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A former editor of the BMJ is reputed to have said something along the lines of ‘we know that half the papers we publish are rubbish—the problem is we don't know which half before we publish them’. Anyone who has some experience of peer review from both sides of the fence will know of the problems with this process. Authors are irritated by reviewers who clearly have not understood their work and have made inappropriate or impractical suggestions. Reviewers are frustrated when they point out important correctable flaws that slip through the editorial net into the finished version. And yet most of us accept that peer review is necessary, principally because there is no better alternative. In this article, I propose, for debate, a potential major change to the peer review process.
Central to my argument is that what matters most about any scientific paper are the conclusions drawn from it. Ultimately it is this part of the paper which will be cited and may influence practice, future research and, through the media, public perceptions. Therefore, the main aim of the review process should be to ensure that the published conclusions are reasonable and supported by what goes before them. Over the years, many papers have been published with conclusions that are unsustainable on the basis of the evidence presented. In some cases these have been pointed out during peer review or in the correspondence columns. However, the latter does not undo the damage because it is the paper rather than the rebuttal that generally receives preference. A critical editorial or commentary published simultaneously is better but not the ultimate solution to this problem.
Given these problems, it is reasonable to wonder whether authors are the best people to draw such influential conclusions from their study. Are they likely to be objective, unbiased and able to take a broad view of their own work in context or do they have a vested interest in making the most of it? If not the authors, who else could perform this task? Perhaps if the peer reviewers had to write the conclusions they would, at least, have to make a serious attempt to understand the work. At the moment, authors write the conclusions, peer reviewers may challenge them, appropriately or not and successfully or not. Why could this order not be turned on its head? And if it was, might not the whole process be better because the conclusions would be more objective and because reviewers would be forced to do their job more carefully?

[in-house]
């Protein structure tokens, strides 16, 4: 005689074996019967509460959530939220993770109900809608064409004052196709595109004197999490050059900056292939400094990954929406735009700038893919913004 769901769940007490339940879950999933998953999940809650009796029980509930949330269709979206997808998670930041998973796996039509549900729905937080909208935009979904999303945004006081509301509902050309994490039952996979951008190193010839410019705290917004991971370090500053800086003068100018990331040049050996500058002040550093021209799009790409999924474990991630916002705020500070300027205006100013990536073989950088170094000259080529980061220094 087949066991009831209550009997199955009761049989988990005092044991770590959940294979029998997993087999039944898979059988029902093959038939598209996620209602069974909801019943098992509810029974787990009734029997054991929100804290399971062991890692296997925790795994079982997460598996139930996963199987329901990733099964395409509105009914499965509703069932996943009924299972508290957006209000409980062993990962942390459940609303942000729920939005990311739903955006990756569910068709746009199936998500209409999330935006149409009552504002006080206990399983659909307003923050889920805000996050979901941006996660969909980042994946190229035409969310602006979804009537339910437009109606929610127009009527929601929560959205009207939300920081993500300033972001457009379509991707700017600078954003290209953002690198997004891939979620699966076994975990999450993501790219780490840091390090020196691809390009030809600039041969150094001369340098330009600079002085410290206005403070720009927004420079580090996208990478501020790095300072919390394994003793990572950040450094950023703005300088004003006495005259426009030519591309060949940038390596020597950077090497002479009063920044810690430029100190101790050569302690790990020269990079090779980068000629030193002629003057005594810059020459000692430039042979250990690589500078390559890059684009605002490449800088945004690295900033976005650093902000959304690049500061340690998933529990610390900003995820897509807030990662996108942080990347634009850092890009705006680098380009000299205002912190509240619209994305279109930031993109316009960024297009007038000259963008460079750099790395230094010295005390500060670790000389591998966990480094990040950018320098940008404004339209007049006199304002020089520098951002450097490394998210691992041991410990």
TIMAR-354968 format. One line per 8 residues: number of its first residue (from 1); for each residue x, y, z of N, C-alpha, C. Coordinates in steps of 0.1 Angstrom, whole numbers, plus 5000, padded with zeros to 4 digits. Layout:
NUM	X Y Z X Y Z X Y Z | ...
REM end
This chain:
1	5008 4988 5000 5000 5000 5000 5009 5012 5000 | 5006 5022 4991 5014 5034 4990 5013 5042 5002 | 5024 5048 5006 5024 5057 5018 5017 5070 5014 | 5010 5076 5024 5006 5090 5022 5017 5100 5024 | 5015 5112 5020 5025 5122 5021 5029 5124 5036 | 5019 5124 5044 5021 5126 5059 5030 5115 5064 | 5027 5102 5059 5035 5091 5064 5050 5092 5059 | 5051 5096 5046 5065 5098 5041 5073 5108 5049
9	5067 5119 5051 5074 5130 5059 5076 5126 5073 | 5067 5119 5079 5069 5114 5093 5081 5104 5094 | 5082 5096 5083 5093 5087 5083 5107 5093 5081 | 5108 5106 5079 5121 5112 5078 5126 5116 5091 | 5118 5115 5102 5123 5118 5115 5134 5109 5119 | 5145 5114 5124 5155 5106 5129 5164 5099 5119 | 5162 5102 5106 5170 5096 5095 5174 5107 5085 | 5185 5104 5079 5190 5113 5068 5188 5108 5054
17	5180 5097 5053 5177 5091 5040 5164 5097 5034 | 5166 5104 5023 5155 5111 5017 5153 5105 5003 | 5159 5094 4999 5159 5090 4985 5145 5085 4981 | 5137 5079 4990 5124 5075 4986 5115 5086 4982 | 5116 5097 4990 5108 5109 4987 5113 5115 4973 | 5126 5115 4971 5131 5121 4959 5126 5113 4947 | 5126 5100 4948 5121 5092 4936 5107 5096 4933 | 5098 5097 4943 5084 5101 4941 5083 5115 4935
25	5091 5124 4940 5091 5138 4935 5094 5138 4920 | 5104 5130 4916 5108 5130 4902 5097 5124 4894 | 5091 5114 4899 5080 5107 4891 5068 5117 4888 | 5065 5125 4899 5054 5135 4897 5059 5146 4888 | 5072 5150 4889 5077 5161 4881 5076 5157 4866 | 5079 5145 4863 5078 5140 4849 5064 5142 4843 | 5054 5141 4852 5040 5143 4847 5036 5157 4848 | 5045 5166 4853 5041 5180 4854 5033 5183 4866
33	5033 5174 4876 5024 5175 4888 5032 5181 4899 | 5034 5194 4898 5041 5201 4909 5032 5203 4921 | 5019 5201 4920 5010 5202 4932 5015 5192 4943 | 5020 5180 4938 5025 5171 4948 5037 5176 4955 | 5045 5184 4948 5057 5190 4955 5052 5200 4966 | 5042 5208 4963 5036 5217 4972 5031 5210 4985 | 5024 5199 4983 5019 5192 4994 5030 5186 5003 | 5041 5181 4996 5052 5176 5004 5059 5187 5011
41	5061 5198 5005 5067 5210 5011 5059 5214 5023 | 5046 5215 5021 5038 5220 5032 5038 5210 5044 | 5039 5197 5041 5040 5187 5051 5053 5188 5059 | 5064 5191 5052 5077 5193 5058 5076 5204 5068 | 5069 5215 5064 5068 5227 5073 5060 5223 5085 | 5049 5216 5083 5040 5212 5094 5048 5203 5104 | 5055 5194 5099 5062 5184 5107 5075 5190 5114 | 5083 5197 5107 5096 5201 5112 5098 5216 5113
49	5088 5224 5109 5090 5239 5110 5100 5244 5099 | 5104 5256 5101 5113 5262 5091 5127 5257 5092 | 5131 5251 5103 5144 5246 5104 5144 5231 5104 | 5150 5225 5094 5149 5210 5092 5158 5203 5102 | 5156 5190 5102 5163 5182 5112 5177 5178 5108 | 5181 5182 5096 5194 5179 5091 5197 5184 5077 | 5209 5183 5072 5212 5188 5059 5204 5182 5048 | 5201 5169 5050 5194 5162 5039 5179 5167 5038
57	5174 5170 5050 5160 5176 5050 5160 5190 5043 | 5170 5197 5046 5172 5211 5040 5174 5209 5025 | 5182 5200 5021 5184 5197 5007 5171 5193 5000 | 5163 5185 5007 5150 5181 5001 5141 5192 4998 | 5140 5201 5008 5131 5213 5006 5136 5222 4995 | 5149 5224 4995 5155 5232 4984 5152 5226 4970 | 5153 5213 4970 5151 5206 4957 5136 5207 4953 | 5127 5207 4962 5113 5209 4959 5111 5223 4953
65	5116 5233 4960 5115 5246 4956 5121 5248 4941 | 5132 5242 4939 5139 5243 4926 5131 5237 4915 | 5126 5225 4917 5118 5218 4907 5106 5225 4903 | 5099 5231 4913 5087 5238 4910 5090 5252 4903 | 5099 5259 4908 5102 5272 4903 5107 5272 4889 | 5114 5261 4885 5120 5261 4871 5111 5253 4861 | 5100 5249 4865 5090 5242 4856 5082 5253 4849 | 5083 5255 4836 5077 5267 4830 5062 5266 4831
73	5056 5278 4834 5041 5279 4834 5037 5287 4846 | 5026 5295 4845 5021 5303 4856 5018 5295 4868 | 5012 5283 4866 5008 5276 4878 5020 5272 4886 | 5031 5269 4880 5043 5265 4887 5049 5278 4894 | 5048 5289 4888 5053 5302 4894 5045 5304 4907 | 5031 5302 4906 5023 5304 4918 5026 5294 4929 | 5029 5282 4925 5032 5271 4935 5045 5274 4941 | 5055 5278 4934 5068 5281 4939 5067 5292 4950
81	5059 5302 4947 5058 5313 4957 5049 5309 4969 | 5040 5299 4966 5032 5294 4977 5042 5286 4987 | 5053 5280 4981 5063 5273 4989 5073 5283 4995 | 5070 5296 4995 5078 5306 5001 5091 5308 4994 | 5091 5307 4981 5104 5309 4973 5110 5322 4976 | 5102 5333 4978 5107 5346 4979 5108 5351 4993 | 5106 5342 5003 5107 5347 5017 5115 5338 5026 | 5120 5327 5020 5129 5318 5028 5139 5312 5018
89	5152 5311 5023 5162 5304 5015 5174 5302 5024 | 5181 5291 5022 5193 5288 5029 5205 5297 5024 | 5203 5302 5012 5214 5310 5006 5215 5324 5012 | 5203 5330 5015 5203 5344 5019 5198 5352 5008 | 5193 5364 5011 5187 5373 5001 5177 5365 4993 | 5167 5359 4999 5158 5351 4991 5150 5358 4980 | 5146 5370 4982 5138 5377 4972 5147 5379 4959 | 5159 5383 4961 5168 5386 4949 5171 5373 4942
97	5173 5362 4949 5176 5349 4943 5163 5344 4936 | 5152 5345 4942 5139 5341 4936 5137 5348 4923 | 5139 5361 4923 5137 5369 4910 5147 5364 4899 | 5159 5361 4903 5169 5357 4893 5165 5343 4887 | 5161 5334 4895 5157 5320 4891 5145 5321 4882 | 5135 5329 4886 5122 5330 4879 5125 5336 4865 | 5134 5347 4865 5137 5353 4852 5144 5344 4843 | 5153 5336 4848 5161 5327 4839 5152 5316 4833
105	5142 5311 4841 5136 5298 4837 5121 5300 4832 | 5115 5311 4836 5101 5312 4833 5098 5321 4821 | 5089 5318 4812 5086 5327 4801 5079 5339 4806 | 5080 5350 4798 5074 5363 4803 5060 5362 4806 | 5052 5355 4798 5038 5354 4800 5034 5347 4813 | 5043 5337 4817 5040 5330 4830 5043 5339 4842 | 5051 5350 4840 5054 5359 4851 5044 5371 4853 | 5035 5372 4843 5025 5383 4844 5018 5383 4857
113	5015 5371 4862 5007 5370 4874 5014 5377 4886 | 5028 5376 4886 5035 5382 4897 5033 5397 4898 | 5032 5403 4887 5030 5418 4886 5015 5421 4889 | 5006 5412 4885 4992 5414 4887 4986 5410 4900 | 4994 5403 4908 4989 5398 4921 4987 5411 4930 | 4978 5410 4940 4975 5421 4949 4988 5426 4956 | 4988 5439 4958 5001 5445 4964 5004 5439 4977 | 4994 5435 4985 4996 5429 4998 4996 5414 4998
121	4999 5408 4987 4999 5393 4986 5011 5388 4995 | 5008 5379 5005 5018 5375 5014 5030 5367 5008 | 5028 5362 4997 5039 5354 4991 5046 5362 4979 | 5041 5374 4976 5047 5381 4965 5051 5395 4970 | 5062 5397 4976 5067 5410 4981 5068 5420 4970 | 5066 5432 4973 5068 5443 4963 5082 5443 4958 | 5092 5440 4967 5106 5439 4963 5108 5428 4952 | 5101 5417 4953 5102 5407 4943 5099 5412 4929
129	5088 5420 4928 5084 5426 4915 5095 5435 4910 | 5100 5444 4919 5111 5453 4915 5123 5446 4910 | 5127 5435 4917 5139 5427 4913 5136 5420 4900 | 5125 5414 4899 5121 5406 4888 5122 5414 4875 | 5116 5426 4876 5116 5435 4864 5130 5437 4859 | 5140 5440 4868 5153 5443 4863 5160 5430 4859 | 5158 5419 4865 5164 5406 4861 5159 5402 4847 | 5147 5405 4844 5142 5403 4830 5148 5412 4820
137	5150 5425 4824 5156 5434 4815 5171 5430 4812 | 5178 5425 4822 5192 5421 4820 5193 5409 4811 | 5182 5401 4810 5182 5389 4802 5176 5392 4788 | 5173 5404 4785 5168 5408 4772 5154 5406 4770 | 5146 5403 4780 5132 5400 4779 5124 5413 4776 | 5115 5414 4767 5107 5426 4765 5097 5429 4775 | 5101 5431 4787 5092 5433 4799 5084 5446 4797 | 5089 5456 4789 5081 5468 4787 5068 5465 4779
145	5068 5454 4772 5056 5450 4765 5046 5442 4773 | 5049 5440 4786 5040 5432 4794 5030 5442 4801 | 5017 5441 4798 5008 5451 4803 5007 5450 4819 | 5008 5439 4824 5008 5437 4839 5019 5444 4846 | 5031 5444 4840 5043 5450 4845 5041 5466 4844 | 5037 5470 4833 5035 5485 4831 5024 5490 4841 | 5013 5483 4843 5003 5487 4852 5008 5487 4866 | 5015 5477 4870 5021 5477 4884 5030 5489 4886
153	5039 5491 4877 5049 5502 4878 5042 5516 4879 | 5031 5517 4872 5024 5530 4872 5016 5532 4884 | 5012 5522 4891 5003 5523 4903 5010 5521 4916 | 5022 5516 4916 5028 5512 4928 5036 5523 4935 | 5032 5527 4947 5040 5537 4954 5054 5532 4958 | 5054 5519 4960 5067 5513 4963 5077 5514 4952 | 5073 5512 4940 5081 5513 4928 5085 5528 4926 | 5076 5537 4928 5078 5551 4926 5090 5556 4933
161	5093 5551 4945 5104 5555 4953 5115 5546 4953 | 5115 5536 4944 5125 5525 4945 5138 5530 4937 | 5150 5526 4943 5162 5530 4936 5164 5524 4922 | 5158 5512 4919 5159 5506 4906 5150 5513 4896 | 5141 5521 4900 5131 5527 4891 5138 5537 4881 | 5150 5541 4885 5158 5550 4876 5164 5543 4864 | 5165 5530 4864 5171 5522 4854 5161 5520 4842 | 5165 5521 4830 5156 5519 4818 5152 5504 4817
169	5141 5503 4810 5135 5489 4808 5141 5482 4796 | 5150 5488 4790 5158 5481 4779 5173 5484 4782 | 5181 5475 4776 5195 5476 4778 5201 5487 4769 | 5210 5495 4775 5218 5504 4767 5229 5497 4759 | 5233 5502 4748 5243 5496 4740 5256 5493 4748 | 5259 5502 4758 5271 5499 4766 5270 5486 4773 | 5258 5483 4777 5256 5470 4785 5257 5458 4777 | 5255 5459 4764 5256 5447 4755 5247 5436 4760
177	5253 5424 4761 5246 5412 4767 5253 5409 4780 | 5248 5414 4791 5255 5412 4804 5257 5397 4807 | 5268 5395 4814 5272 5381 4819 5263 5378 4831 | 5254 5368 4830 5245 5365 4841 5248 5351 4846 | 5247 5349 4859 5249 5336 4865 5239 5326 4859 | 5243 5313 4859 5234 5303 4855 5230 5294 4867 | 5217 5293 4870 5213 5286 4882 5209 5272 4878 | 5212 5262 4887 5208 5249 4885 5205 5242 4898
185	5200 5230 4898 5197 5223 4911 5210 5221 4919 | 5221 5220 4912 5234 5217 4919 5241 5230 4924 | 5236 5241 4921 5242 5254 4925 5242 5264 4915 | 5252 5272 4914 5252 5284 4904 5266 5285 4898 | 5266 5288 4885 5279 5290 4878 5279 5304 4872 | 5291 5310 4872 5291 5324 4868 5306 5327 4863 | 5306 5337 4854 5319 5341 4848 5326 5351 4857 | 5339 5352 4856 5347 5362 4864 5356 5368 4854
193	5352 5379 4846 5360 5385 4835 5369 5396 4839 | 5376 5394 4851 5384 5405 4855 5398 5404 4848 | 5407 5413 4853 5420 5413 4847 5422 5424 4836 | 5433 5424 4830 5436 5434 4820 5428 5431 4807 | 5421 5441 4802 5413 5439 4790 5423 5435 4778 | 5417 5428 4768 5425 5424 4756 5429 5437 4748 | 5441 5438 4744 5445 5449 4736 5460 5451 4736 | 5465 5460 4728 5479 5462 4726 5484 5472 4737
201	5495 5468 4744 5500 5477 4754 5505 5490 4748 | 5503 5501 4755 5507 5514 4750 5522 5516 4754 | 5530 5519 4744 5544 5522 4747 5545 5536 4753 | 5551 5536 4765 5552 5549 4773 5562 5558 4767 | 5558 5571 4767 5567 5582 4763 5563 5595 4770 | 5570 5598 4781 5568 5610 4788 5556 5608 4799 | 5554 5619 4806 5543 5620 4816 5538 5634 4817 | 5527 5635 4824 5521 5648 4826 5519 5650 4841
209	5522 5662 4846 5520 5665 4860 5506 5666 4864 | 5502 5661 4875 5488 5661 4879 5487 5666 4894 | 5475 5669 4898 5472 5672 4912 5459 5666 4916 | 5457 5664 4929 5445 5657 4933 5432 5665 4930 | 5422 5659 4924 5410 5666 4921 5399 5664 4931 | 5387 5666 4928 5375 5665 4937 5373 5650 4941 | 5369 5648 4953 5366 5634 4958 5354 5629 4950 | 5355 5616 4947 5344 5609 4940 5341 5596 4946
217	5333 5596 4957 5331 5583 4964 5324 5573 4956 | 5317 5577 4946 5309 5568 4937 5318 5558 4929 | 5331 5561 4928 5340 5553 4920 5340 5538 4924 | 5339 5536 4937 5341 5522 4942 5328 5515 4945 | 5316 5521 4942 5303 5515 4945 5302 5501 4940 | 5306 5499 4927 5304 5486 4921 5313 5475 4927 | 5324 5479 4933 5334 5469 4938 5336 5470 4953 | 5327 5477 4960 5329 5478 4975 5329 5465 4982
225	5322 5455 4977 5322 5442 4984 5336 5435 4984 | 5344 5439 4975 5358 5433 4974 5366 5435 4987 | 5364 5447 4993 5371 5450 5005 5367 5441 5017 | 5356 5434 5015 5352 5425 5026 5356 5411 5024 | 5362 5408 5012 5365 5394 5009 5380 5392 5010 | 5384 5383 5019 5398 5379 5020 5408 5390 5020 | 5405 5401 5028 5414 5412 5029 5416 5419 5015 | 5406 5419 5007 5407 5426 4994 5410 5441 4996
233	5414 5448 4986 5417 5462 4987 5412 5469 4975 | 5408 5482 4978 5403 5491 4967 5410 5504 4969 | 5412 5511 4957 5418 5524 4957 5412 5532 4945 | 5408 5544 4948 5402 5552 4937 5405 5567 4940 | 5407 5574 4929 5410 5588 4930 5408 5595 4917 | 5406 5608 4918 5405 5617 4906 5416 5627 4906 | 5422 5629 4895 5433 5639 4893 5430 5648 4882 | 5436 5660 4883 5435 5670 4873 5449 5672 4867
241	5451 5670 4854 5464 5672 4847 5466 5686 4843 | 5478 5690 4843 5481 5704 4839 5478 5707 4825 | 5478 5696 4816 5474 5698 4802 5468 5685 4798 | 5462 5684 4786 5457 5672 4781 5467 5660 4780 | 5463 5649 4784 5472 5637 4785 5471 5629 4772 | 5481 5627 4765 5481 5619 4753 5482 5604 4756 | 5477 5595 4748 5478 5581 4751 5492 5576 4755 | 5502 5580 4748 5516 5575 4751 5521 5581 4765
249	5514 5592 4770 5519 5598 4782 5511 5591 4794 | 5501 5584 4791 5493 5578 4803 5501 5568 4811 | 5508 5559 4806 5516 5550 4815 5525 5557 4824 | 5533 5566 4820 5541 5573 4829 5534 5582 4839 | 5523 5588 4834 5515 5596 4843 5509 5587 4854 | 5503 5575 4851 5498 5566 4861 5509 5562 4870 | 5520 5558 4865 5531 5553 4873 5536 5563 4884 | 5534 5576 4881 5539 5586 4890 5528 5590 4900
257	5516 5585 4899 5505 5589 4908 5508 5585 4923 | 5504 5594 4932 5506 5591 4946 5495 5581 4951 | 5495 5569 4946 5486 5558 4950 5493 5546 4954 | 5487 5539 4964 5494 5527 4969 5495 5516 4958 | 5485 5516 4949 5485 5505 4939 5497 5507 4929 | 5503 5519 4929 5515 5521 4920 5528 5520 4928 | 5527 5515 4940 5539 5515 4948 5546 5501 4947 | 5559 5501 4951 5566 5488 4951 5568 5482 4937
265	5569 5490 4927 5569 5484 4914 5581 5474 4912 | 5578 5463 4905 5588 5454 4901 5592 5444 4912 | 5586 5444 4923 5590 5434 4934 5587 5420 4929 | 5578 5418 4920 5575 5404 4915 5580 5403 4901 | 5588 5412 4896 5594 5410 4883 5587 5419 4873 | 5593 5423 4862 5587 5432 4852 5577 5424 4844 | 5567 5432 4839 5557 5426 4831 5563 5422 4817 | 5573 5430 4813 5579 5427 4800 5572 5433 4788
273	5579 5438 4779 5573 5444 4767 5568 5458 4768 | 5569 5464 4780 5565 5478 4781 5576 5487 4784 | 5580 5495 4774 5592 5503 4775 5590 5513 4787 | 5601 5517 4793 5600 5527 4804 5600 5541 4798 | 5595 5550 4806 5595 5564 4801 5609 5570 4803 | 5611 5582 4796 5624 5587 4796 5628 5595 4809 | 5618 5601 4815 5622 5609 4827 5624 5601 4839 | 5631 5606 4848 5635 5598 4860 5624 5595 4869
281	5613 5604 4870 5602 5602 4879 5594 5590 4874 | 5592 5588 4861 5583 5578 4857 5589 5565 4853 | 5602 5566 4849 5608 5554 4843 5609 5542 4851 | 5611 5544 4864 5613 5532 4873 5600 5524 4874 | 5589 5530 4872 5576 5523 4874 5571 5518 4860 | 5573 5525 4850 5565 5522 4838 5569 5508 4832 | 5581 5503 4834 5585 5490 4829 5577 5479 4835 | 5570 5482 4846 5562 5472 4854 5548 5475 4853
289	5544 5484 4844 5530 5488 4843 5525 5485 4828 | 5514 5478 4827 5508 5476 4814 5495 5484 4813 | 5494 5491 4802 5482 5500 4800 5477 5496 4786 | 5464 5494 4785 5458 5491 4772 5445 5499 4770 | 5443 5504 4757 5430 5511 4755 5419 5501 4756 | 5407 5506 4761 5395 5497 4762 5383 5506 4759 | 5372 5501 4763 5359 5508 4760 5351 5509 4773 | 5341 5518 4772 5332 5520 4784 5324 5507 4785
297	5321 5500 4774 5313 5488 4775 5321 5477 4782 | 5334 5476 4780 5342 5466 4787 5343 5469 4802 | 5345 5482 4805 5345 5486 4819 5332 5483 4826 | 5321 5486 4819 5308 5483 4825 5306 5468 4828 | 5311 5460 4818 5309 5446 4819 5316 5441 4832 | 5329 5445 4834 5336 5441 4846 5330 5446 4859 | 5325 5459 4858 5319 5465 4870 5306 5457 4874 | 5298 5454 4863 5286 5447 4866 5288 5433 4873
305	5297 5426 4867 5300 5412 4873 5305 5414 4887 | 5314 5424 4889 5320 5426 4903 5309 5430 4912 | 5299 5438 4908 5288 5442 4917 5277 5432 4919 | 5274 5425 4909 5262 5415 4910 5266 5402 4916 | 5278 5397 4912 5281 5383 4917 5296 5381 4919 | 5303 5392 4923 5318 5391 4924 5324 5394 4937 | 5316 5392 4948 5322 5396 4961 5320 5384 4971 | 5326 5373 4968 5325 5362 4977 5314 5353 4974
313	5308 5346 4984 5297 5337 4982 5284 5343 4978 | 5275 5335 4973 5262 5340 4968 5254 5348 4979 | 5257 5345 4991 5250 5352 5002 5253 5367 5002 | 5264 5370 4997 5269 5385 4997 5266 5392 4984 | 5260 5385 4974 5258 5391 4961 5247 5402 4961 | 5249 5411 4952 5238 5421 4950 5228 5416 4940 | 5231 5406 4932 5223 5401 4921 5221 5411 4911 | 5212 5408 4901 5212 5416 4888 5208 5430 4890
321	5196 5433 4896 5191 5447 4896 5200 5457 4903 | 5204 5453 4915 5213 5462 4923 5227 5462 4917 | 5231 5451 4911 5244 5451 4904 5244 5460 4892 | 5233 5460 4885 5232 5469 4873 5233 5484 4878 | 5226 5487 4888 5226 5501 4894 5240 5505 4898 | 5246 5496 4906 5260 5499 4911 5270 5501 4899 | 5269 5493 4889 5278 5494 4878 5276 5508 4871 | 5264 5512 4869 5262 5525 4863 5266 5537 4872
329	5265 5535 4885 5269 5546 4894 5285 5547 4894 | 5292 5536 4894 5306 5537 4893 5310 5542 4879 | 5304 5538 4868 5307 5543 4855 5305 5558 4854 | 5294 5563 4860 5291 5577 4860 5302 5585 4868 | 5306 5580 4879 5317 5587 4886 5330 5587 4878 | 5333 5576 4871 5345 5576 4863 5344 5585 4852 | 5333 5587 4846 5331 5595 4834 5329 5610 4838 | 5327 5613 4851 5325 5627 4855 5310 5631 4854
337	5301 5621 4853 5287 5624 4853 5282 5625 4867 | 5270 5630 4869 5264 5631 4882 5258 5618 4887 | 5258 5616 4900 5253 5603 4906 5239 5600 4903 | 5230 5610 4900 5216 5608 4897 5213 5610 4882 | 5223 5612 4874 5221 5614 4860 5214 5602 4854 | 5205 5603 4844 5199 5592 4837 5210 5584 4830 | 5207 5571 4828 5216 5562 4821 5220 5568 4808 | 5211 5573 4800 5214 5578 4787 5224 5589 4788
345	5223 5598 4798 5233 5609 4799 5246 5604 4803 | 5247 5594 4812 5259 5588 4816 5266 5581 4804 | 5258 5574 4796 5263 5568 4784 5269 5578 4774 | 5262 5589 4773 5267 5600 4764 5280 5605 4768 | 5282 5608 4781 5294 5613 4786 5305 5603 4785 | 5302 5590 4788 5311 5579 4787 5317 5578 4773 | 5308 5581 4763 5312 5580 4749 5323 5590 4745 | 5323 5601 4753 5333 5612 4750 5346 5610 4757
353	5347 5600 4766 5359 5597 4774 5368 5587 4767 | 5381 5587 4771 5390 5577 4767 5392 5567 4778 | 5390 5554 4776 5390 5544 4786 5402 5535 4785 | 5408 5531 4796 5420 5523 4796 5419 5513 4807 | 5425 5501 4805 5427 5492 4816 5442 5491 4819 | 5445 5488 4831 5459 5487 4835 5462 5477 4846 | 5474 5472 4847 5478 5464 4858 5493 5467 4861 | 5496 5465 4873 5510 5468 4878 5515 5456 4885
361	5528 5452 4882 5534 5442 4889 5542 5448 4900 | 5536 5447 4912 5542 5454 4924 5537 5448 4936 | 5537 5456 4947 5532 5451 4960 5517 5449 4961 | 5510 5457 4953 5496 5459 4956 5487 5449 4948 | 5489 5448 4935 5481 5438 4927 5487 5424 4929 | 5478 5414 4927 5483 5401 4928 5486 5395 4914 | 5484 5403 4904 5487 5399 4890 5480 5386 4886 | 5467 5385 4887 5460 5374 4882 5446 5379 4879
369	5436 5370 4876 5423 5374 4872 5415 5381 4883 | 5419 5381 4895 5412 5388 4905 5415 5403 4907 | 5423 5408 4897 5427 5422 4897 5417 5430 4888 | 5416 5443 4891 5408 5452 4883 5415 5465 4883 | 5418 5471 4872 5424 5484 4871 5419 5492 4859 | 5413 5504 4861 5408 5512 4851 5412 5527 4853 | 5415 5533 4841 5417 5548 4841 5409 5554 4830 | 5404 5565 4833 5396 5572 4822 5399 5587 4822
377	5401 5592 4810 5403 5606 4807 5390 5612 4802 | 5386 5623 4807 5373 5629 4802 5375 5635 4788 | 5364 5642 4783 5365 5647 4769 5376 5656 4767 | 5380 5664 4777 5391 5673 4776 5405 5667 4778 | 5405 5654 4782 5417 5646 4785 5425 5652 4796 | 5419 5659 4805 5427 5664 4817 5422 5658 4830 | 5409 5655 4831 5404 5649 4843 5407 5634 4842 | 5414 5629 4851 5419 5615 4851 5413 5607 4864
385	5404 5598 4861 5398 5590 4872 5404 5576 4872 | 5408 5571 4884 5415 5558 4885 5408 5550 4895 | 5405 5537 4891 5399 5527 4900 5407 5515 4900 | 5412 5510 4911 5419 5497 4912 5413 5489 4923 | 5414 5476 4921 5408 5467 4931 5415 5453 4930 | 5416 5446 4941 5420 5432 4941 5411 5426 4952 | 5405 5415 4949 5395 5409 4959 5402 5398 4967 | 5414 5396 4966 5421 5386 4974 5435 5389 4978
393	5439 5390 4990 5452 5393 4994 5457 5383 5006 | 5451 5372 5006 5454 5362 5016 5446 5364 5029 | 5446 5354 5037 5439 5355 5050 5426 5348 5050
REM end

The principal sections of the paper that would need to be different are the abstract and the discussion. Assuming that the conclusions are normally contained within the latter, they would be shifted into a separate section at the end headed ‘Conclusions of the peer reviewers’. If there are to be boxes with key messages or ‘what this study adds’, these could also be drawn up by the reviewers. In the abstract and discussion authors would be barred from drawing conclusions and it might be useful to define, through standard headings, what the latter could legitimately contain—e.g. strengths, limitations, comparisons with previous studies. Ideally, the conclusions would be joint work of at least two to three people (perhaps two reviewers and an editor). Before publication the authors would have a right to comment and propose amendments (which may or may not be accepted by the reviewers). If, ultimately, they disagreed with the conclusions drawn, they would have a right of reply (or could, of course, withdraw the paper from the journal).
The biggest potential drawback could be that such a process might make it more difficult to find willing reviewers than at present (and for specialist journals that is already a frequent problem). But this would not necessarily be the case—perhaps the process would be more attractive to reviewers who are disillusioned because their comments are sometimes ignored. A further potential difficulty is that authors would no longer ‘own’ the whole paper but it would be clearly defined what was not their responsibility.
Editors like public debate about conclusions, and this change might reduce that by moving some of the debate forwards prior to publication. I would argue that editors should be prepared to regard this as an acceptable price for an increase in the quality of their publication. Debate is essential but would ultimately be better from a more solid starting point.
I am not arguing that such a major change should be introduced forthwith. It could turn out to be impractical, lacking in the suggested benefits or have major drawbacks I have not identified. However, perhaps it is worth a pilot study?